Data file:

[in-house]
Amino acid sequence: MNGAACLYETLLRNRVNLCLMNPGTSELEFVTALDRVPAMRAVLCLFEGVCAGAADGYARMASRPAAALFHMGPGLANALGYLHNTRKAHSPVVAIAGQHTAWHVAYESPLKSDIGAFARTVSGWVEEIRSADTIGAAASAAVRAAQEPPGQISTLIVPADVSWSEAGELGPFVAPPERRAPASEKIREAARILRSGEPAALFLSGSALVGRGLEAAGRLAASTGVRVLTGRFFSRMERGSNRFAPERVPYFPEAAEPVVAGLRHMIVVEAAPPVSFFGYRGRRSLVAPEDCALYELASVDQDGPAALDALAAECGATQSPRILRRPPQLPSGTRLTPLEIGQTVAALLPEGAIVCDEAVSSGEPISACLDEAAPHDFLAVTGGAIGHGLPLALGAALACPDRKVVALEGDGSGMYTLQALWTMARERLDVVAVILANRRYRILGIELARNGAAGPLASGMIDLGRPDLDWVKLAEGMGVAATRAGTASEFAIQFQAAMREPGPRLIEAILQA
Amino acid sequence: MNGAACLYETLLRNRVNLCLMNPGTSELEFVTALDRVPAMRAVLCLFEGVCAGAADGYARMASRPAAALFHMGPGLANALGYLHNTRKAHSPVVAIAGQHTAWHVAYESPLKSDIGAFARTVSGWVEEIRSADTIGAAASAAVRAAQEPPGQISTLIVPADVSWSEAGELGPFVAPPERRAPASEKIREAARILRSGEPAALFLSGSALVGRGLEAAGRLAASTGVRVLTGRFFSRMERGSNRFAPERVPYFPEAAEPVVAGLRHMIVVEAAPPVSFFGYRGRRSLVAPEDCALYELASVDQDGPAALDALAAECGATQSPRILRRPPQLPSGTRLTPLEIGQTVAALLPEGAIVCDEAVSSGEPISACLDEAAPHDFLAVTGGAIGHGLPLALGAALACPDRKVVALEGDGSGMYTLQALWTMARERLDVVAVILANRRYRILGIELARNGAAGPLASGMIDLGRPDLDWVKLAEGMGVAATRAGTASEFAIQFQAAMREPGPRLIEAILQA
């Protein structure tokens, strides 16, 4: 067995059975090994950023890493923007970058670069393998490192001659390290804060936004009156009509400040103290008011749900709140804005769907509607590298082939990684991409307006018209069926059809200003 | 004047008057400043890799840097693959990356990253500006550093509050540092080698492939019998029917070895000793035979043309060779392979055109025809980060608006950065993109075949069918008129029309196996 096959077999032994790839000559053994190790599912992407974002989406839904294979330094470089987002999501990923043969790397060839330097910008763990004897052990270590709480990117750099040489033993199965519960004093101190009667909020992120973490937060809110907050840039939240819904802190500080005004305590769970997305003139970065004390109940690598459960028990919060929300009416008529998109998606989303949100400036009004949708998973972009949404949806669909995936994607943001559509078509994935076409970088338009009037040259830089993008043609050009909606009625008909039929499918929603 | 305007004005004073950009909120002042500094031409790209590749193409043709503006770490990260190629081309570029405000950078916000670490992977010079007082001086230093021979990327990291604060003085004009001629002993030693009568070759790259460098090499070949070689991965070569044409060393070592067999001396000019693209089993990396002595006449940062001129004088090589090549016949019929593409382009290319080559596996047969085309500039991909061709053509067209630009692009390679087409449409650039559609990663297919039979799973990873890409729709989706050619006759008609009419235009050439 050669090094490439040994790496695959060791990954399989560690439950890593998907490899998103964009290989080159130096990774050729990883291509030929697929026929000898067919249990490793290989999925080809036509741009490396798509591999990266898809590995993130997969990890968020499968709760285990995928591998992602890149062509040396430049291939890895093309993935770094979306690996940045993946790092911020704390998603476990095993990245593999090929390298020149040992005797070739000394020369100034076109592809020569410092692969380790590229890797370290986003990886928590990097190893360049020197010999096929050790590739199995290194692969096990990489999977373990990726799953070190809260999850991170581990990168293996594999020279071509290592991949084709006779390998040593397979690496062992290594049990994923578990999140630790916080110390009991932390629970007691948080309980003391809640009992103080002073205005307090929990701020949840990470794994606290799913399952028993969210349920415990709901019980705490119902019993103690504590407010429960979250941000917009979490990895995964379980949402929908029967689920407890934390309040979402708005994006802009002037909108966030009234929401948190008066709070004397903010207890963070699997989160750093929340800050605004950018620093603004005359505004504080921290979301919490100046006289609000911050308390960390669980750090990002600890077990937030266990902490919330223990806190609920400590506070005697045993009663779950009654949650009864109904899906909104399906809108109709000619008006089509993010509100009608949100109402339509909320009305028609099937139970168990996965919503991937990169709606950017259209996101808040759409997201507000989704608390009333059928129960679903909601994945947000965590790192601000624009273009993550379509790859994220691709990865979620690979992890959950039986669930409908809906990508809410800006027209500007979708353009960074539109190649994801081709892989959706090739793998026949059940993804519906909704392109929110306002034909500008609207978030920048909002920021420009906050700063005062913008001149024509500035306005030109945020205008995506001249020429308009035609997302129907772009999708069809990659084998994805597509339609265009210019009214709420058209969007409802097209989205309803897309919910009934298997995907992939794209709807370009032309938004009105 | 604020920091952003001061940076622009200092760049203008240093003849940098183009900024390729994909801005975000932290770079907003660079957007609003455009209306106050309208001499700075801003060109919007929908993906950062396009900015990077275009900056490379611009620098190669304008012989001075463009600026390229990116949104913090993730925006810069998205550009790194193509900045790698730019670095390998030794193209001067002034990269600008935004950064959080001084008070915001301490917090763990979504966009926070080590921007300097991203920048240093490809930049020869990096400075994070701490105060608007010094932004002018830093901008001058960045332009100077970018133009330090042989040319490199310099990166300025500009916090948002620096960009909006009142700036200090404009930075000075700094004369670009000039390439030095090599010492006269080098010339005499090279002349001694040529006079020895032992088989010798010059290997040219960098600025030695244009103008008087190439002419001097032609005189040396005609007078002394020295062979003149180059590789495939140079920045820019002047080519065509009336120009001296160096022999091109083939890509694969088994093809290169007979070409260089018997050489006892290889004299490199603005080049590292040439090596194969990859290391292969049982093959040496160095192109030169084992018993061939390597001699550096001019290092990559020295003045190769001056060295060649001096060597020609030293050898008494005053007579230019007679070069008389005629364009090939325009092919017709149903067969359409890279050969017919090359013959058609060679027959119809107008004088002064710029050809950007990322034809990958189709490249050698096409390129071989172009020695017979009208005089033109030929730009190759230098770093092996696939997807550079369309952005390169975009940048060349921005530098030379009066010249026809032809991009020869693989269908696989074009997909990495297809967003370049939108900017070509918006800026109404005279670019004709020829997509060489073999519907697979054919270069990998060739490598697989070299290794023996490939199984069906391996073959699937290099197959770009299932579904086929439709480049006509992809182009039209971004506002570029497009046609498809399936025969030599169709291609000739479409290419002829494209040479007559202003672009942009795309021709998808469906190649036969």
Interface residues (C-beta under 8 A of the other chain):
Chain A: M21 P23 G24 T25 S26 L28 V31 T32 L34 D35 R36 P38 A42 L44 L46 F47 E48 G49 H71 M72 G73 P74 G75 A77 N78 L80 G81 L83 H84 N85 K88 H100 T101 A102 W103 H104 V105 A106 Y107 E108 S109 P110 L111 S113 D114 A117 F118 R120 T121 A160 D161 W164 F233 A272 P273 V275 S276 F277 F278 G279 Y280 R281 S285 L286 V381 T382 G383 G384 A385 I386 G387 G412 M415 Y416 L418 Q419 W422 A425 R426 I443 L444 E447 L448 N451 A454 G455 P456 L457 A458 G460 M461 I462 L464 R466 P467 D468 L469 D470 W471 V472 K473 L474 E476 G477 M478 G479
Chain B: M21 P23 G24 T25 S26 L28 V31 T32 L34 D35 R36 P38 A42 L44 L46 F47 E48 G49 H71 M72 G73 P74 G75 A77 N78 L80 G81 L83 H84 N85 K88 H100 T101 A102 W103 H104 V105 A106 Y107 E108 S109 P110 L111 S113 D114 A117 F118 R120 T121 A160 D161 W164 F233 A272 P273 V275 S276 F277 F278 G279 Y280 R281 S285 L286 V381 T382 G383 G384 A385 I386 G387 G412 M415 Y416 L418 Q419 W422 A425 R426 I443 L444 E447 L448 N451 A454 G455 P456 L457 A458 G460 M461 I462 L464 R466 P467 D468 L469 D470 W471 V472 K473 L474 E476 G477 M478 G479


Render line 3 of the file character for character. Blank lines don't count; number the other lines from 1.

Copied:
Amino acid sequence: MNGAACLYETLLRNRVNLCLMNPGTSELEFVTALDRVPAMRAVLCLFEGVCAGAADGYARMASRPAAALFHMGPGLANALGYLHNTRKAHSPVVAIAGQHTAWHVAYESPLKSDIGAFARTVSGWVEEIRSADTIGAAASAAVRAAQEPPGQISTLIVPADVSWSEAGELGPFVAPPERRAPASEKIREAARILRSGEPAALFLSGSALVGRGLEAAGRLAASTGVRVLTGRFFSRMERGSNRFAPERVPYFPEAAEPVVAGLRHMIVVEAAPPVSFFGYRGRRSLVAPEDCALYELASVDQDGPAALDALAAECGATQSPRILRRPPQLPSGTRLTPLEIGQTVAALLPEGAIVCDEAVSSGEPISACLDEAAPHDFLAVTGGAIGHGLPLALGAALACPDRKVVALEGDGSGMYTLQALWTMARERLDVVAVILANRRYRILGIELARNGAAGPLASGMIDLGRPDLDWVKLAEGMGVAATRAGTASEFAIQFQAAMREPGPRLIEAILQA